Oh, what a week this was. For reasons not germane to this post, this past week was unproductive and exhausting in the extreme. Suffice to say that, even in the declining days of the pandemic, as the world slowly reawakens after a subjectively excessively long winter, the mundane world continues to exist.
Three new books arrived this past week, and it is indeed a stellar stack.
First up is Coyote and Crow, the core rule book for a new tabletop role-playing game which was funded through an immensely successful Kickstarter campaign. Like so many other Kickstarters over the past couple of years, there were delays and setbacks, but the final product is stunning!
Next up is This Is Us Losing Count, a collection of poems in translation from eight contemporary Russian poets. This anthology is part of the Calico series from the Center for the Art of Translation/Two Lines Press, one of the two publishers with whom I still have a subscription.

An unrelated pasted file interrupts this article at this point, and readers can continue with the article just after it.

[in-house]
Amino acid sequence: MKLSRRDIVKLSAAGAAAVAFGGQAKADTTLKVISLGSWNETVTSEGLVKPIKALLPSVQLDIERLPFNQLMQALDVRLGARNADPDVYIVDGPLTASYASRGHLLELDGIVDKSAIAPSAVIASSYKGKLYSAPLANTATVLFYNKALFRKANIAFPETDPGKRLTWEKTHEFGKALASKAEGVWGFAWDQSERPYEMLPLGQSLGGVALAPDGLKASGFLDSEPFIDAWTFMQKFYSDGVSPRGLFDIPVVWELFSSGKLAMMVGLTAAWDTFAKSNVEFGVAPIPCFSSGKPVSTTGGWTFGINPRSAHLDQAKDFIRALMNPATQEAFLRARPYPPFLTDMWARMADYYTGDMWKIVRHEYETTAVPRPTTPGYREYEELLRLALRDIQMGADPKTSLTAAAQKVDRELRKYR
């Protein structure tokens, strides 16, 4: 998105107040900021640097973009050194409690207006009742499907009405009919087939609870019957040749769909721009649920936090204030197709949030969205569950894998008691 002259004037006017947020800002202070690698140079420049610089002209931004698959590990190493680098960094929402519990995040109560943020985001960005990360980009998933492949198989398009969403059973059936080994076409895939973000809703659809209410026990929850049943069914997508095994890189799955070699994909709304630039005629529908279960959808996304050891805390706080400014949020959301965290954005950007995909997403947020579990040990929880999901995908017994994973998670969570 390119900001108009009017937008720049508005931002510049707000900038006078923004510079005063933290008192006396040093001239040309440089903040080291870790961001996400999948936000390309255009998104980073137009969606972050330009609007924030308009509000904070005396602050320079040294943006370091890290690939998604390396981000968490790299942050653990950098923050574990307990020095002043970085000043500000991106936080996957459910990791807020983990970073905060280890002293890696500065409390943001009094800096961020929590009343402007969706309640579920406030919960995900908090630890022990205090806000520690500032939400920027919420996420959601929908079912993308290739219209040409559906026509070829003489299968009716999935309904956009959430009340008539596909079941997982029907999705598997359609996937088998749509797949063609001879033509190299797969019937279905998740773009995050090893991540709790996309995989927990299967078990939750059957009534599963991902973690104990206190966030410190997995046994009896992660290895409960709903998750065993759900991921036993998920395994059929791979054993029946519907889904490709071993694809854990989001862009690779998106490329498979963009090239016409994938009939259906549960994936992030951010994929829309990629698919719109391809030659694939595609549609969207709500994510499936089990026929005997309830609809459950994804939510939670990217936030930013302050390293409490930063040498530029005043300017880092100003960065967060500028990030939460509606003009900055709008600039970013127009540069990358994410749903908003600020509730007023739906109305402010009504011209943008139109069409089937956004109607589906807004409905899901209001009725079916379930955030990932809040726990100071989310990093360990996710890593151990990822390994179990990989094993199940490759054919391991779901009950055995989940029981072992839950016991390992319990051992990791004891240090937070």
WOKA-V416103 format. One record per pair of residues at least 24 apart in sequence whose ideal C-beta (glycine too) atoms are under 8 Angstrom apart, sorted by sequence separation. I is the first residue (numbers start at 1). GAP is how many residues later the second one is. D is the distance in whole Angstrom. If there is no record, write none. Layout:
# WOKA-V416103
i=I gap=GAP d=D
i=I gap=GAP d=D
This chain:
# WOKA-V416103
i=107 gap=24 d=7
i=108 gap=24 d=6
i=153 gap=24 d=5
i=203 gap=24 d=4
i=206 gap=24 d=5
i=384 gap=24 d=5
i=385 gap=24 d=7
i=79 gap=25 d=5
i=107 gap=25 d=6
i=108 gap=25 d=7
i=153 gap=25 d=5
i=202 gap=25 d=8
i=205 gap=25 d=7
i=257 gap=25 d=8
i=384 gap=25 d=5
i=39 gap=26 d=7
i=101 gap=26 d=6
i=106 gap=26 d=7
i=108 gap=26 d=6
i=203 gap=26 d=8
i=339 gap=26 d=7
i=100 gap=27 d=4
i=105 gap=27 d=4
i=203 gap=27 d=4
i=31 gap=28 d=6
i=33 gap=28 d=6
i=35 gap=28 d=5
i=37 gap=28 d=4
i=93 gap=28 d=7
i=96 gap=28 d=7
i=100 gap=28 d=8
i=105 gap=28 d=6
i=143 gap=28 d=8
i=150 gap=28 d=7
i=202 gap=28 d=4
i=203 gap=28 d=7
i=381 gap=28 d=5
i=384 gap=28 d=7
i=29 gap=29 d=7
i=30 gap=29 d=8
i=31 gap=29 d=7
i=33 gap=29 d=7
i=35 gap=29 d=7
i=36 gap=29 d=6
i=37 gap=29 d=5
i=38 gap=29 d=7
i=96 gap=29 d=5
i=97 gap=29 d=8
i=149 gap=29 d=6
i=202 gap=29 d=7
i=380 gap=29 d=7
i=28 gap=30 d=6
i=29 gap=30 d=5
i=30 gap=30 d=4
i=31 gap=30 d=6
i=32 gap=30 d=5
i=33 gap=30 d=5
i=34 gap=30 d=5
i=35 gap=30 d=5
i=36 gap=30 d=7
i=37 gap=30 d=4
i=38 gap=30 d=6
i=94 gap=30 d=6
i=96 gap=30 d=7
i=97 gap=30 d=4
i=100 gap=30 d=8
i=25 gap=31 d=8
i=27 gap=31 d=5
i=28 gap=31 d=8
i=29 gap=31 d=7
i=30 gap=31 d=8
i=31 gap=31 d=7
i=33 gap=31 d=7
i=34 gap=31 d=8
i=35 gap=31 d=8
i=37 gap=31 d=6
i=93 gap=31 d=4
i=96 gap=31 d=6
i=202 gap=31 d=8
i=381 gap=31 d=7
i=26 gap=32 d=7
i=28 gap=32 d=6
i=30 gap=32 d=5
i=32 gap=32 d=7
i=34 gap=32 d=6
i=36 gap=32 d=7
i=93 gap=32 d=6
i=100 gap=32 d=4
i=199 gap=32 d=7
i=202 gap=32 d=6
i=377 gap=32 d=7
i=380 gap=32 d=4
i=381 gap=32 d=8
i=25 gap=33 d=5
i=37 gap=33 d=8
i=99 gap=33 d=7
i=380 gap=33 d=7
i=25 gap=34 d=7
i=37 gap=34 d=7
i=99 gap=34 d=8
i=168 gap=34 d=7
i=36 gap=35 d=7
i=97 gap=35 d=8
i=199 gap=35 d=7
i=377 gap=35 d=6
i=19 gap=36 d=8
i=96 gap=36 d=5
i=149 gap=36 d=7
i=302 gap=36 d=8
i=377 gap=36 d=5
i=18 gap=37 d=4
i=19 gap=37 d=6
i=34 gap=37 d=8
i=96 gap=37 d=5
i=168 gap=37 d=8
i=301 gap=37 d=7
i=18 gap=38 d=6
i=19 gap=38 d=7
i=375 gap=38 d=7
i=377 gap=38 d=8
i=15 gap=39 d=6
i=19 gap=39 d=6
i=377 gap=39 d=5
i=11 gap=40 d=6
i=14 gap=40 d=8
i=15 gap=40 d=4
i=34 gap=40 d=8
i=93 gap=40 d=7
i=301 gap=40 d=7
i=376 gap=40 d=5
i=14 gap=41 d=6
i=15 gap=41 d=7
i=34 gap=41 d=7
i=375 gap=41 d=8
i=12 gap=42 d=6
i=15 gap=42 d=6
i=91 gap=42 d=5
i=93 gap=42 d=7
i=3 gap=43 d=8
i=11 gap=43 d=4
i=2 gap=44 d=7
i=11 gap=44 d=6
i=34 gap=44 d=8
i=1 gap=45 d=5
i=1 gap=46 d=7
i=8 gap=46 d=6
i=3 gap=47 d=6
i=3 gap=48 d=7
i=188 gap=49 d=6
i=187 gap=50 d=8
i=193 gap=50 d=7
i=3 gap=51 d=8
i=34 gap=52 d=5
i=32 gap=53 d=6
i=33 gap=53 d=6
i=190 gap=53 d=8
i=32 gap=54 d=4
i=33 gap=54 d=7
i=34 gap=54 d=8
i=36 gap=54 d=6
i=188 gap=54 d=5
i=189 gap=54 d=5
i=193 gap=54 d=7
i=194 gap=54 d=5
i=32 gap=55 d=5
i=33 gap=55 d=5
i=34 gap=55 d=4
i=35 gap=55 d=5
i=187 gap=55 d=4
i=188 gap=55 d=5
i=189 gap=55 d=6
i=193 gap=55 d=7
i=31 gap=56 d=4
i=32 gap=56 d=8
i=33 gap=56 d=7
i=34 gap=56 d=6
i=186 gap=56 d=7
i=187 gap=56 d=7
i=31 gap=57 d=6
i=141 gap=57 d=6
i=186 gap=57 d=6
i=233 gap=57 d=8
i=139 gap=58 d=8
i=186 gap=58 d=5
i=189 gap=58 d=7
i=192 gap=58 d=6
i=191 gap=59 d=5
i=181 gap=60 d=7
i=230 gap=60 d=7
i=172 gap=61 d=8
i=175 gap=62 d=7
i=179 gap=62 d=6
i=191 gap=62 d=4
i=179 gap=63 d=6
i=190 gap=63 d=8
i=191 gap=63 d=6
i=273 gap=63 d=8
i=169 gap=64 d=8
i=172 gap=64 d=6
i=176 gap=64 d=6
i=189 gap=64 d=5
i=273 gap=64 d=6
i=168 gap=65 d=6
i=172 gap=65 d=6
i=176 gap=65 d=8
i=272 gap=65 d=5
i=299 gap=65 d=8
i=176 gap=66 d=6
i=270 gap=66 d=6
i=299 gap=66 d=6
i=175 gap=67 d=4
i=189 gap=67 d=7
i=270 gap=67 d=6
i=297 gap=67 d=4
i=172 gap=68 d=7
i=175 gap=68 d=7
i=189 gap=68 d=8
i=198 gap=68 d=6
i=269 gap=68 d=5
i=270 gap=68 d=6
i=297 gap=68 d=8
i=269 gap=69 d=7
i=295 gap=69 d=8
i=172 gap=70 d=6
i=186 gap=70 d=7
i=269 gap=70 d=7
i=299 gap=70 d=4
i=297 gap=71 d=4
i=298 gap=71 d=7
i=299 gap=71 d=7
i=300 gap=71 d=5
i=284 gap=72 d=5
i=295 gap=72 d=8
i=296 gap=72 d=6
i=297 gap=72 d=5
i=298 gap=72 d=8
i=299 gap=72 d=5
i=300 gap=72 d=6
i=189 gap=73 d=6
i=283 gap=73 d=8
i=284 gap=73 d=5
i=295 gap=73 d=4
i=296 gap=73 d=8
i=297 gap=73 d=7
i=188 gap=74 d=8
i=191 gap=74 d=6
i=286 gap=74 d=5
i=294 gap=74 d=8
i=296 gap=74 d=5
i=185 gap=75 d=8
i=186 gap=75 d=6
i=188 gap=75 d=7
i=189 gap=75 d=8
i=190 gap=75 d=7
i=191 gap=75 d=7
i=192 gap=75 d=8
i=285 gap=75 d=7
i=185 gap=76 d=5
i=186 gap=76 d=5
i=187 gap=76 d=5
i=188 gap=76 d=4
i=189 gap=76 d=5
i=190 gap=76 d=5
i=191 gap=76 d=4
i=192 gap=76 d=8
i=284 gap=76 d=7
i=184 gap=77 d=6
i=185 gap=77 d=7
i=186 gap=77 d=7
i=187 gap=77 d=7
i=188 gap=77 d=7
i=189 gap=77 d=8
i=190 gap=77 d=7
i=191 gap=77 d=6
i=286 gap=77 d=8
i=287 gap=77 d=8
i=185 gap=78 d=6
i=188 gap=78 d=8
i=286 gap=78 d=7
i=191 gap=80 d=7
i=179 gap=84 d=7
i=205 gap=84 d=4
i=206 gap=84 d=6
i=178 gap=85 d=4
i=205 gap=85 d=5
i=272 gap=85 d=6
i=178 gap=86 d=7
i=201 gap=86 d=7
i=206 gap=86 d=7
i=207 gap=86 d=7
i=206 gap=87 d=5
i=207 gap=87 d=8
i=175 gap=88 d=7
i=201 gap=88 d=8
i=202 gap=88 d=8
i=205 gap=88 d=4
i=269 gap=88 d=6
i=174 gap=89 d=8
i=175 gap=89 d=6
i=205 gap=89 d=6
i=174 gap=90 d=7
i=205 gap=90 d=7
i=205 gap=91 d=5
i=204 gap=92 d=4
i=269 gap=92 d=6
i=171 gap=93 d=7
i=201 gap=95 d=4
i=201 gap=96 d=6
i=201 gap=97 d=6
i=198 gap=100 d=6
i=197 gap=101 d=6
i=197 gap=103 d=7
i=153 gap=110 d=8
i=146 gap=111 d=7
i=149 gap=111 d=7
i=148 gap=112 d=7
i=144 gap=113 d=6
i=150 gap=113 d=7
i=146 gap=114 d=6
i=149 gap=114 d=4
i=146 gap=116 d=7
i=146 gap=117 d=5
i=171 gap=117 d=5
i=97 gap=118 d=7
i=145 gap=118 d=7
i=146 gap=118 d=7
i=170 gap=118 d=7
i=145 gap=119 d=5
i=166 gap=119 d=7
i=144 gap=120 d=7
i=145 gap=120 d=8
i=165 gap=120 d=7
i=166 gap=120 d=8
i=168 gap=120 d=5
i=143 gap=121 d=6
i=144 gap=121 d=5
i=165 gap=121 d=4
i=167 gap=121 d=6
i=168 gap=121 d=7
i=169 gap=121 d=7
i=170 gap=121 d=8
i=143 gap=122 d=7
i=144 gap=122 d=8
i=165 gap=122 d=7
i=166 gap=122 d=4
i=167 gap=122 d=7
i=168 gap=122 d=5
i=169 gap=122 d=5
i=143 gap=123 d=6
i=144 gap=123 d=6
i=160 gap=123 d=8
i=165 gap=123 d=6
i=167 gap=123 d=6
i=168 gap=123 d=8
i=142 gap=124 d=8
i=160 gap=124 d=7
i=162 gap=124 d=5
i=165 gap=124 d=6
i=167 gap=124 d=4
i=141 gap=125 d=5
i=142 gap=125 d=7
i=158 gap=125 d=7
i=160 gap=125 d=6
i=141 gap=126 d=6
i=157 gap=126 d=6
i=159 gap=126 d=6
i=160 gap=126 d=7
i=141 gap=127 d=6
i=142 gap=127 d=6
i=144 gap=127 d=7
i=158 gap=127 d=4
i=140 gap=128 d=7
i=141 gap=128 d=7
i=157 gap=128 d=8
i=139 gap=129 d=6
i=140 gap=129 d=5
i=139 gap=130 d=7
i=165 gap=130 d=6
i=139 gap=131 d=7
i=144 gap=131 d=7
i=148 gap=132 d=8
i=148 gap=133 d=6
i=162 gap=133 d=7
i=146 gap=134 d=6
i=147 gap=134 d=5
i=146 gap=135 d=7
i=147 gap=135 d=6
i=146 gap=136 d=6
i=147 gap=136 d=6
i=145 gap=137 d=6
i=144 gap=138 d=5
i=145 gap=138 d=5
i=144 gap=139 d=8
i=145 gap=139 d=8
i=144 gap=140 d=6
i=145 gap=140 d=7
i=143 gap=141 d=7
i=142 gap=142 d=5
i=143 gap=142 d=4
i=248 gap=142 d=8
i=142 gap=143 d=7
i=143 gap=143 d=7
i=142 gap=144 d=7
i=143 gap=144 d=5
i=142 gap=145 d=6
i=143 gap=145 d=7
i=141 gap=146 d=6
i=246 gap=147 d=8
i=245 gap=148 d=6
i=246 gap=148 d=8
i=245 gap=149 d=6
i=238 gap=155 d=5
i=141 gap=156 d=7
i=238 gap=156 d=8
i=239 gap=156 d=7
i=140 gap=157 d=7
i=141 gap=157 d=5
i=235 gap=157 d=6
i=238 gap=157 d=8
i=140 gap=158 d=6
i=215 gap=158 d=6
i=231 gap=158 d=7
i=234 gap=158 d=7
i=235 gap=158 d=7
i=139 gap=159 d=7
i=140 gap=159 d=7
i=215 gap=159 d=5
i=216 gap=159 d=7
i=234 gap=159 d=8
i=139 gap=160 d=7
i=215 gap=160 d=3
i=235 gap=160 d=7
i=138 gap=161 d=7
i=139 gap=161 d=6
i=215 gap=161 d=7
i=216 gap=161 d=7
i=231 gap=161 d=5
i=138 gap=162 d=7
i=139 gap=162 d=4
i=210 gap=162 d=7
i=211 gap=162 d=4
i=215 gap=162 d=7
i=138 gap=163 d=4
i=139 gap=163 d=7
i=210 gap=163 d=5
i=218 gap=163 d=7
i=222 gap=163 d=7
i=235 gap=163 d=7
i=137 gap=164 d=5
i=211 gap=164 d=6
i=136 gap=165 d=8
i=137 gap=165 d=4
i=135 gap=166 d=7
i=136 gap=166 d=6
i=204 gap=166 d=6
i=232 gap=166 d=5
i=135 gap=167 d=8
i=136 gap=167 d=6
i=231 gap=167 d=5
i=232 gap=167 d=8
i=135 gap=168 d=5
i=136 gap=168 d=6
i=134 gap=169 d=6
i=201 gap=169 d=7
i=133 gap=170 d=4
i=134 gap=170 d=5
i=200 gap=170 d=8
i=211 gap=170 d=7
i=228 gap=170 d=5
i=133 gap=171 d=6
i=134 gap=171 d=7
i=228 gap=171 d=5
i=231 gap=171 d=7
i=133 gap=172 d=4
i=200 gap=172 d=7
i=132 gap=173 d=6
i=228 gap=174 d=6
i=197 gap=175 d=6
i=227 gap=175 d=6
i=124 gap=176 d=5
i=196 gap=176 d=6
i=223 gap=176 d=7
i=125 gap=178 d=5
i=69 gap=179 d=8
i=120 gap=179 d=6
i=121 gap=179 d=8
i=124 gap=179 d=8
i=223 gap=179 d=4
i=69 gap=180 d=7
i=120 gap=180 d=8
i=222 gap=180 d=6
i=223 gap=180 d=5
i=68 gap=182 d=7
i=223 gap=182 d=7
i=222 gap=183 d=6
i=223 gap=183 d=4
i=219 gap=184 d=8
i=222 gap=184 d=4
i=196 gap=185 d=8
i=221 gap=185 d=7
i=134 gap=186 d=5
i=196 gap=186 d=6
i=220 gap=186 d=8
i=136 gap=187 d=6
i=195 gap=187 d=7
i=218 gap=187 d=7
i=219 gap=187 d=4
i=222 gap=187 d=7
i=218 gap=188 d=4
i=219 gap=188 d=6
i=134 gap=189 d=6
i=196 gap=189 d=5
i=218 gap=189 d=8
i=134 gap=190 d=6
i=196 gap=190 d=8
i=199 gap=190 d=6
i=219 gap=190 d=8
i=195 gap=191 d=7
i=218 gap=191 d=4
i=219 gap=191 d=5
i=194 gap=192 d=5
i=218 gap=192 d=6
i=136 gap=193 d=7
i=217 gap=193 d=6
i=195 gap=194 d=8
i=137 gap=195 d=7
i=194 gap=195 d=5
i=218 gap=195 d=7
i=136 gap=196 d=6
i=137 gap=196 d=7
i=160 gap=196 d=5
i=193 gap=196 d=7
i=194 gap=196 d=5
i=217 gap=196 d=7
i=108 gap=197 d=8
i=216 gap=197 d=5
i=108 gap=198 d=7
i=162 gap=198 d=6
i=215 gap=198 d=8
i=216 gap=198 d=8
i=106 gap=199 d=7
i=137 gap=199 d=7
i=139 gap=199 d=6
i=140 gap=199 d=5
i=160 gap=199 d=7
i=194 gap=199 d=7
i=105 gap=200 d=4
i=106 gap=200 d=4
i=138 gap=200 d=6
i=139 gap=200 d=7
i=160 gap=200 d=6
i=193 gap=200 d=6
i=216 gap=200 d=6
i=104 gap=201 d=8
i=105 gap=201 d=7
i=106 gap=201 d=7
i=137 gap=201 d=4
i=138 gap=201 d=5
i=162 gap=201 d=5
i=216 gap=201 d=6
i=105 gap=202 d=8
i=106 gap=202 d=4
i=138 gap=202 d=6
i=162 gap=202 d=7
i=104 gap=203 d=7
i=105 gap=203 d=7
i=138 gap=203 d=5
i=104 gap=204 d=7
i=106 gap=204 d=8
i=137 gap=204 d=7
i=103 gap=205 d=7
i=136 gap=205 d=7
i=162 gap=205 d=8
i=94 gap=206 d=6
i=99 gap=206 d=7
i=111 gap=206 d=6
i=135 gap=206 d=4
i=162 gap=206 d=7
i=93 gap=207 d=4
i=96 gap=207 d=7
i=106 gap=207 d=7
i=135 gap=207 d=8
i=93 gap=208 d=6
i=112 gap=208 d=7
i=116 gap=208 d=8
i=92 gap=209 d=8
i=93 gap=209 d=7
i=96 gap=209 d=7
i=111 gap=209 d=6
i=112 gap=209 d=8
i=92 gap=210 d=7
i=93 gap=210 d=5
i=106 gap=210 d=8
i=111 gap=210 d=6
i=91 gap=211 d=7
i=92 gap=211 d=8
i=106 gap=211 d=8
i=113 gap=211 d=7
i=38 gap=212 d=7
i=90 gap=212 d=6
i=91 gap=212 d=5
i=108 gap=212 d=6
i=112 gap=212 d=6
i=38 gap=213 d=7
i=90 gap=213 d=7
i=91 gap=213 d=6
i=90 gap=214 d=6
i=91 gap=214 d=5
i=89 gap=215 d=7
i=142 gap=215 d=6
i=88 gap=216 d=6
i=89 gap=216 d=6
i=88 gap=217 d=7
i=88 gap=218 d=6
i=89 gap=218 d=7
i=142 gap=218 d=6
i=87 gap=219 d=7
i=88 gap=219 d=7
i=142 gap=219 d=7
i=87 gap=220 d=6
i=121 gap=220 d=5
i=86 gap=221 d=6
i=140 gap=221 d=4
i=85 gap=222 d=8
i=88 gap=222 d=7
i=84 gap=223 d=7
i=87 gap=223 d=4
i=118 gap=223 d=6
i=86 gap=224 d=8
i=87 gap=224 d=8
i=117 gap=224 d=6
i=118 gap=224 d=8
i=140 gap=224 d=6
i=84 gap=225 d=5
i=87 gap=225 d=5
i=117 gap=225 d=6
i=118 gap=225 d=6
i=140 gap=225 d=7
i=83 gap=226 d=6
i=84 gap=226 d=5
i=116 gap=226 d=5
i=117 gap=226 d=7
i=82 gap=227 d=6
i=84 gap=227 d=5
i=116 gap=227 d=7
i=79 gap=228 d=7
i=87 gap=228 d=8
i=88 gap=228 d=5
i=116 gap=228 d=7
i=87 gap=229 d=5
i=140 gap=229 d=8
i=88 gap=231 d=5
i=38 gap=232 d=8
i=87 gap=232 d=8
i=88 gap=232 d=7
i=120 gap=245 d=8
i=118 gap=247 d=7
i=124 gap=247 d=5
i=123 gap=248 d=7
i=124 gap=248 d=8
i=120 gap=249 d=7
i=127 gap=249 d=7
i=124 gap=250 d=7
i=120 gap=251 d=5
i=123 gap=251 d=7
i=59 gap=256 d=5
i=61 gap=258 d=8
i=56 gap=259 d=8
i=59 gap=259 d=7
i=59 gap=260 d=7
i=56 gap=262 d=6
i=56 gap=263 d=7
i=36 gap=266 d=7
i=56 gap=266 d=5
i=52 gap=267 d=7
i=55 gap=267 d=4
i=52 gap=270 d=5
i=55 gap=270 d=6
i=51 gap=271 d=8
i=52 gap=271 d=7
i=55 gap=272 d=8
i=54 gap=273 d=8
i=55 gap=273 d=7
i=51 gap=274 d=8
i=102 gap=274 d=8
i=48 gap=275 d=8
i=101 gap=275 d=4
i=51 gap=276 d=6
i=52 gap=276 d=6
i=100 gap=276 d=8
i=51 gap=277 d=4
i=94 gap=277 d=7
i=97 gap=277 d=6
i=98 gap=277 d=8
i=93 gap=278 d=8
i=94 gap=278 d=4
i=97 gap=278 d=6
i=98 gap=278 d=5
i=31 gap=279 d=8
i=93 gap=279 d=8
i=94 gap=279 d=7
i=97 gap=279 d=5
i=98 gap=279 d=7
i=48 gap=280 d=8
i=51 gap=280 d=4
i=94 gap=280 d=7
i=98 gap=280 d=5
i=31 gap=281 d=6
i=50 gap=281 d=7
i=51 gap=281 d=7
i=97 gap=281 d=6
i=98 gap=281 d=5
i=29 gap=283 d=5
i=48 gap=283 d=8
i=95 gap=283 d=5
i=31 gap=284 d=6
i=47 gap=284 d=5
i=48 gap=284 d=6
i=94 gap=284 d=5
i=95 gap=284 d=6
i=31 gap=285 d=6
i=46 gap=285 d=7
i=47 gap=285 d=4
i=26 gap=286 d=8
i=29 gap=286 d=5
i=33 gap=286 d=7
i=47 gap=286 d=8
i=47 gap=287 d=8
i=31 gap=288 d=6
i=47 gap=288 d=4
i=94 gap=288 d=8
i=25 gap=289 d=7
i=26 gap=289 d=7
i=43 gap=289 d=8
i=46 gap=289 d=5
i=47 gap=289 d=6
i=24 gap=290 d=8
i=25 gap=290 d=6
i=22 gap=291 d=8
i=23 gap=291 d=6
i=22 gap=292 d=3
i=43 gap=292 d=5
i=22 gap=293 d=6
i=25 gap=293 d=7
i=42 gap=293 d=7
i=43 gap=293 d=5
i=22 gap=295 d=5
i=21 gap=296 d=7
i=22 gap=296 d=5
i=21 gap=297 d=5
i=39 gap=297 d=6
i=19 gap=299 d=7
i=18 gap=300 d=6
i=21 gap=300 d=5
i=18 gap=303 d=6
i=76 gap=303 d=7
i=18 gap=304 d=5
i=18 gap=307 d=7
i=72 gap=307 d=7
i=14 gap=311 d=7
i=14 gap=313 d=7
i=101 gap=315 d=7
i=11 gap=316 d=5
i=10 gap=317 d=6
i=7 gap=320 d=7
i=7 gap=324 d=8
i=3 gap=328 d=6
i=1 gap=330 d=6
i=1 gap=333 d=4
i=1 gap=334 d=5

And finally we have Mister N, written by Lebanese author Najwá Barakāt and translated by Luke Leafgren. This book arrived from And Other Stories, the other publisher to whom I am still subscribed.
In reading news, I just finished They Can’t Kill Us Until They Kill Us, Hanif Abdurraqib‘s collection of articles and essays about music and its intersection with race and culture. I picked this one up when Zyra and I visited City Lights Books in June 2018. I pulled it down from the shelf when I saw that Abrurraqib will be the guest lecturer for the March 2022 GVSU Arts Celebration hosted by Grand Valley State University.
And in writing news, there was no writing this past week. Too many distractions, disruptions, and sorrows.